KPMG did not respond to email requests for comment and spokesman Nqubeko Sibiya said Dlomu would not be available for interviews as she has just started her new role.

“On the one hand you could say they’ve cleaned up shop, but on the other hand, they’ve dismissed the entire executive team. Who is there to serve the existing clients and take on those leadership roles?” said Sygnia’s Wierzycka.

Andrew Cranston, former KPMG Russia head, has been brought over to replace chief operating officer Steven Louw.

In addition to Hoole, Louw, chairman Ahmed Jaffer and five senior partners who all resigned on Friday, the accounting firm also plans to dismiss Jacques Wessels, the lead partner on audits of Gupta-linked firms.

The South African tax collection agency, Sars, said on Monday it would cut all ties with KPMG, accusing it of “unethical” and unlawful” behaviour.

Read: Sars plans legal action against KPMG for reputational damage

KPMG acknowledged “flaws” in a report that it compiled for SARS which implied that former finance minister Pravin Gordhan had helped set up a “rogue spy unit” when he was head of the service. 



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Hulisani- I have never heard of them. Are they that new crowd from Koffiefontein, close to Jacobsdal?


Nature of business
Hulisani Ltd. was incorporated on 13 October 2015 as an investment holding company focused on energy projects ranging from Coal and Gas to Solar PV, Concentrated Solar, Wind and Hydro. Hulisani’s investment strategy is to pursue the acquisition of, or investments in, direct or indirect minority stakes in companies operating in the energy sector. Hulisani will invest in opportunities that meet Hulisani’s investment criteria of (amongst others)– expected returns; counterparty risk; inflation beating ability of cash flows; quality and experience of management; environmental considerations and geographical location primarily in Sub-Saharan Africa

Company email

Company website

Transfer secretary
Computershare Investor Services

Company secretary
ER Goodman Secretarial Services CC

Postal address
PO Box 784583, Sandton, 2146

Registered address
4th Floor, North Tower, 90 Rivonia Road, Sandton, 2196

Company tel
087 806-2425

Company fax
010 001-8300

Major shareholders
Government Employees Pension Fund, Eskom Pension and Provident Fund, SAMWU National Provident Fund, 27Four Investment Managers

Companies are doing; what parliament could not ( via the secret vote of no confidence).

Actually not. They are attacking KPMGs new management who are essentially defenseless. They do not attack the gang in Saxonwold or the chief thug in the Union Buildings as this unsavory pairing know how to fight and win! All the noise yet the ANC strongly supports the oily number 1 and his de facto en commandite partners in Saxonwold.

KPMG is a soft target and corporates can now act so concerned and shocked etc. etc. The substance of the thievery and dishonesty is not some look the other way auditor-it is the real criminals who destroyed Bell Pottinger, KPMG etc. while the billions are banked in Dubai with the de facto consent of the majority of South Africans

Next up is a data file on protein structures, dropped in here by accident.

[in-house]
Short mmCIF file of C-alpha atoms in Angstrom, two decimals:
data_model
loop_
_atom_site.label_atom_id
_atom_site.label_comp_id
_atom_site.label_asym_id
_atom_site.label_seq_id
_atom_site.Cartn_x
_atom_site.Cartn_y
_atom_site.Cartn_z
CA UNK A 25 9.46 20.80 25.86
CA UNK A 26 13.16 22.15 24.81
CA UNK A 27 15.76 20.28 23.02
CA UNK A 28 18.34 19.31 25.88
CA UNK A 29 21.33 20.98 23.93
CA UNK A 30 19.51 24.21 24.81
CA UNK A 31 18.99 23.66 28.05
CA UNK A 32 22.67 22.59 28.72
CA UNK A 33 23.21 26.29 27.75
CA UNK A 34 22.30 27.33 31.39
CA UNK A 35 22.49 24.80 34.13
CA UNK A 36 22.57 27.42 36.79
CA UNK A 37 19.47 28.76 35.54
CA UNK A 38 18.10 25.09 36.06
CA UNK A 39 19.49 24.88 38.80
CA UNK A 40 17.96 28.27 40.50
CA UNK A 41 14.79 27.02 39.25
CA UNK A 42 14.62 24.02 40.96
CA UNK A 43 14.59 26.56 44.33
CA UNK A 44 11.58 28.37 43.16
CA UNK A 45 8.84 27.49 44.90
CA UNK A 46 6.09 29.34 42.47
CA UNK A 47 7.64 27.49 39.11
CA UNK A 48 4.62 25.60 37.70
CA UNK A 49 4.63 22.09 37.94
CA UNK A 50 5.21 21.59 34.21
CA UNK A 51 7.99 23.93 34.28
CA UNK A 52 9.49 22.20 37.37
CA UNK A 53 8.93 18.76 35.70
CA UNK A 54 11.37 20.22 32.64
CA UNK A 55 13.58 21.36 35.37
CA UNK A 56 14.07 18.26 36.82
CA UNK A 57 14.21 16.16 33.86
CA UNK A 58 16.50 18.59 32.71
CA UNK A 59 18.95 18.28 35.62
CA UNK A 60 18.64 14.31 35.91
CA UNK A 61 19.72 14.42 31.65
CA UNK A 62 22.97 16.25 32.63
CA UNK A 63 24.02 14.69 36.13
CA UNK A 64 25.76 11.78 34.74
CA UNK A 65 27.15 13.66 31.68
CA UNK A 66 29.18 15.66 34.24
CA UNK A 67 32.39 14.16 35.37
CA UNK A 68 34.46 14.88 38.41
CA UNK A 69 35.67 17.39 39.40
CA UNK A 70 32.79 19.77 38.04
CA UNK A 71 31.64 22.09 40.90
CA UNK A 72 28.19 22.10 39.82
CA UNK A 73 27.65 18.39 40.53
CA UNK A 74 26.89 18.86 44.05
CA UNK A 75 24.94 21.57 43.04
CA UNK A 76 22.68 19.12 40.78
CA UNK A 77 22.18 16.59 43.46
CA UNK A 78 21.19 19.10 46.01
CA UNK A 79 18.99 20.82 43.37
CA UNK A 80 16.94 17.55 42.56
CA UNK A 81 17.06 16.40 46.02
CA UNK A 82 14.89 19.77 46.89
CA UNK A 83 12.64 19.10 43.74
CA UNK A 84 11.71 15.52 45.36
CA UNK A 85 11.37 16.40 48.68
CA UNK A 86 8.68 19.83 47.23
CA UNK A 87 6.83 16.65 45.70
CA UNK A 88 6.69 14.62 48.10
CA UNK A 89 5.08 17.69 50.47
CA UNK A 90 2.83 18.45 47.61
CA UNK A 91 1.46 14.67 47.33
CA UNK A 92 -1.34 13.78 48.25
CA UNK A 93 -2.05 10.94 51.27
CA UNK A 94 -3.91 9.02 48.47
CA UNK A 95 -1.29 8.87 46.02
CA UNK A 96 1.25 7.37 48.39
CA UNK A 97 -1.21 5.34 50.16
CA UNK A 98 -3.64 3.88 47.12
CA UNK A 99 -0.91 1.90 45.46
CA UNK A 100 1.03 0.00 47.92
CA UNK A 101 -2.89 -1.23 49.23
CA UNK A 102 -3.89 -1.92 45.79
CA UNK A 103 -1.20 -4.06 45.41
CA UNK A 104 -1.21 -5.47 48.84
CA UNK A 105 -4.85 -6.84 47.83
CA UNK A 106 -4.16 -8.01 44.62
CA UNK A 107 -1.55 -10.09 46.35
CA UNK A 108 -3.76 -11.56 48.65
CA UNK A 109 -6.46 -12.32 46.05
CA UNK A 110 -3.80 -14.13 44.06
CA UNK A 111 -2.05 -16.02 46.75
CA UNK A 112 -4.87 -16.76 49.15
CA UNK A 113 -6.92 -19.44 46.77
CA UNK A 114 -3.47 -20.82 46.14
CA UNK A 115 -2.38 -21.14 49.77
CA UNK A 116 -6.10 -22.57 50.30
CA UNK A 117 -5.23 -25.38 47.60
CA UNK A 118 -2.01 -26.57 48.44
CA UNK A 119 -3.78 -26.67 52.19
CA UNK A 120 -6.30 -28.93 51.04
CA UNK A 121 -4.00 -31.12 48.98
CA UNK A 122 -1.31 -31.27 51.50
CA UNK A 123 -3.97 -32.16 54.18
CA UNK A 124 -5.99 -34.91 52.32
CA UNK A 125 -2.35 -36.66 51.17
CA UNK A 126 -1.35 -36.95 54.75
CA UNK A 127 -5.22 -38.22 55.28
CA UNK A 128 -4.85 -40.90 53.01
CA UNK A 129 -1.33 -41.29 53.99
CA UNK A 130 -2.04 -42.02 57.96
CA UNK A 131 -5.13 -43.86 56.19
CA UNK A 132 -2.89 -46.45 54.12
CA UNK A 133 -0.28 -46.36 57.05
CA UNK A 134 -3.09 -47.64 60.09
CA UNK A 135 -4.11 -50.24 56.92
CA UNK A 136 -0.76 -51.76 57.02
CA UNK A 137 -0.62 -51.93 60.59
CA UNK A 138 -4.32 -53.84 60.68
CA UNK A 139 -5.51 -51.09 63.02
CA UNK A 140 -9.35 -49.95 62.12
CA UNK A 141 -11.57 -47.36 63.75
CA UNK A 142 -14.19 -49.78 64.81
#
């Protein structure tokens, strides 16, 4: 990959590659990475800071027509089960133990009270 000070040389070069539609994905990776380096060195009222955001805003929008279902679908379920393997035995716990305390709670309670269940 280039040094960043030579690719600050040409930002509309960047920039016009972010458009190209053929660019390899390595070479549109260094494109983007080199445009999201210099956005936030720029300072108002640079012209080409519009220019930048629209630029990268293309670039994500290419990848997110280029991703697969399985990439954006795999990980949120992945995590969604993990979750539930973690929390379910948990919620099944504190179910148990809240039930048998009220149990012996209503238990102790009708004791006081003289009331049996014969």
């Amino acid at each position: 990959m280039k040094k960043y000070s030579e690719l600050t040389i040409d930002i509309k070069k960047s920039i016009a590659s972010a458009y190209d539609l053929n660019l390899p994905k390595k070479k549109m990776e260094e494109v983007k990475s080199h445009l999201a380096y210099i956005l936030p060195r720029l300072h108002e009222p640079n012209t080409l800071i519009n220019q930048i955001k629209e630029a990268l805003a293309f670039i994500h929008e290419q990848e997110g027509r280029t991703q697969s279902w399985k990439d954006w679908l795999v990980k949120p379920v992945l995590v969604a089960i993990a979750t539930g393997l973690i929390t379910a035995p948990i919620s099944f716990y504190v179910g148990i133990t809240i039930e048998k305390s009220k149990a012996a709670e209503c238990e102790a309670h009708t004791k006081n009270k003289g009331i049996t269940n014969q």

“They are attacking KPMGs new management who are essentially defenseless”

Very good comment.

It is ONLY Sygnia that can be said to have a degree of guts in this sorry saga.

The rest are just gutless holier-than-thou cows.

That Iranian economist Aber-whatever is particularly poor wanting boycotts to destroy destroy destroy. Somehow one is not surprised at his comment and from whence it comes.

Far more than the usual suspects are being tainted by this sorry tale of corruption. Methinks that many should just plain shut-up lest they be hoisted by their own petard.

are they also going to hop to another corrupt audit shop?

Yarwell no fine – My views:
I think Investec is now caught between a rock and a hard place as they understand KPMG was the auditor for the thief (JCI) and the victim (Randgold) – and – KPMG was appointed as accountant and forensic auditor for both!
Investec’s loan shenanigans pertaining to the 5.46 million Randgold Resources shares (stolen by JCI from Randgold) where they used a fictitious ‘’script lending’’ agreement to lend R 2702 million to the thief JCI (IBUK).
It soon became clear that the loan had been a massive ‘’money laundering’’ scheme, yet KPMG somehow failed to ‘’pick this up’’ despite the materiality of the transaction.
Noseweek (215) I think rightly asked 12 questions in this publication that arose during the KPMG’s involvement, that they need to answer.
My view is also whether that greed for fees at the cost of a defenceless and emasculated audit client, Randgold? – or is the reason far more sinister?
I don’t believe that Investec will drop KPMG as accountant and auditor as the minority Randgold shareholders methinks can’t wait for this to happen. The new auditor will have a field day in ‘’opening’’ this can of worms!

‘’Bloom, do me a favour. Move a few decimal points around. You can do it. You’re an accountant. You are in a noble profession. The word count is part of your title’’

Line from ‘’The Producers’’ (US 1967)

….should read R 270 million and not R 2,702 MILLION…

End of comments.